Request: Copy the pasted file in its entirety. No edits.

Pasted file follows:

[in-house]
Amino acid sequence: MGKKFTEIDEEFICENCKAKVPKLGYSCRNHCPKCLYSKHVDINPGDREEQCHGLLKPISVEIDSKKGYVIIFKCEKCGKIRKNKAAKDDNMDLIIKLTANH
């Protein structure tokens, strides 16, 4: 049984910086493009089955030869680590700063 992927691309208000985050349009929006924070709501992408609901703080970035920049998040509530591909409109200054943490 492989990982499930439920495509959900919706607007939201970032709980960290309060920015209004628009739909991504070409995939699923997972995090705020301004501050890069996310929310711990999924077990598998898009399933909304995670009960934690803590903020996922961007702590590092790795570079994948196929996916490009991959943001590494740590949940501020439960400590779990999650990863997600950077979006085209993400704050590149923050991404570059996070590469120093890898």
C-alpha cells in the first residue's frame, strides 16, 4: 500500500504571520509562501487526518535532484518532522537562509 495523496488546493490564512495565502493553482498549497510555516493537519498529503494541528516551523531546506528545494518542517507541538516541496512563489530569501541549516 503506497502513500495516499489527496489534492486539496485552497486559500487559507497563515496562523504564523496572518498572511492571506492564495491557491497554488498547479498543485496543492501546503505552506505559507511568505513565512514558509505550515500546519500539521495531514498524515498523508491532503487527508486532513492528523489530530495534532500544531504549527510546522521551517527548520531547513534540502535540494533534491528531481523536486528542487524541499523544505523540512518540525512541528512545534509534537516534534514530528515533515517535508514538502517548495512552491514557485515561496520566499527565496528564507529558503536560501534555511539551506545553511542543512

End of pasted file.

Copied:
[in-house]
Amino acid sequence: MGKKFTEIDEEFICENCKAKVPKLGYSCRNHCPKCLYSKHVDINPGDREEQCHGLLKPISVEIDSKKGYVIIFKCEKCGKIRKNKAAKDDNMDLIIKLTANH
């Protein structure tokens, strides 16, 4: 049984910086493009089955030869680590700063 992927691309208000985050349009929006924070709501992408609901703080970035920049998040509530591909409109200054943490 492989990982499930439920495509959900919706607007939201970032709980960290309060920015209004628009739909991504070409995939699923997972995090705020301004501050890069996310929310711990999924077990598998898009399933909304995670009960934690803590903020996922961007702590590092790795570079994948196929996916490009991959943001590494740590949940501020439960400590779990999650990863997600950077979006085209993400704050590149923050991404570059996070590469120093890898």
C-alpha cells in the first residue's frame, strides 16, 4: 500500500504571520509562501487526518535532484518532522537562509 495523496488546493490564512495565502493553482498549497510555516493537519498529503494541528516551523531546506528545494518542517507541538516541496512563489530569501541549516 503506497502513500495516499489527496489534492486539496485552497486559500487559507497563515496562523504564523496572518498572511492571506492564495491557491497554488498547479498543485496543492501546503505552506505559507511568505513565512514558509505550515500546519500539521495531514498524515498523508491532503487527508486532513492528523489530530495534532500544531504549527510546522521551517527548520531547513534540502535540494533534491528531481523536486528542487524541499523544505523540512518540525512541528512545534509534537516534534514530528515533515517535508514538502517548495512552491514557485515561496520566499527565496528564507529558503536560501534555511539551506545553511542543512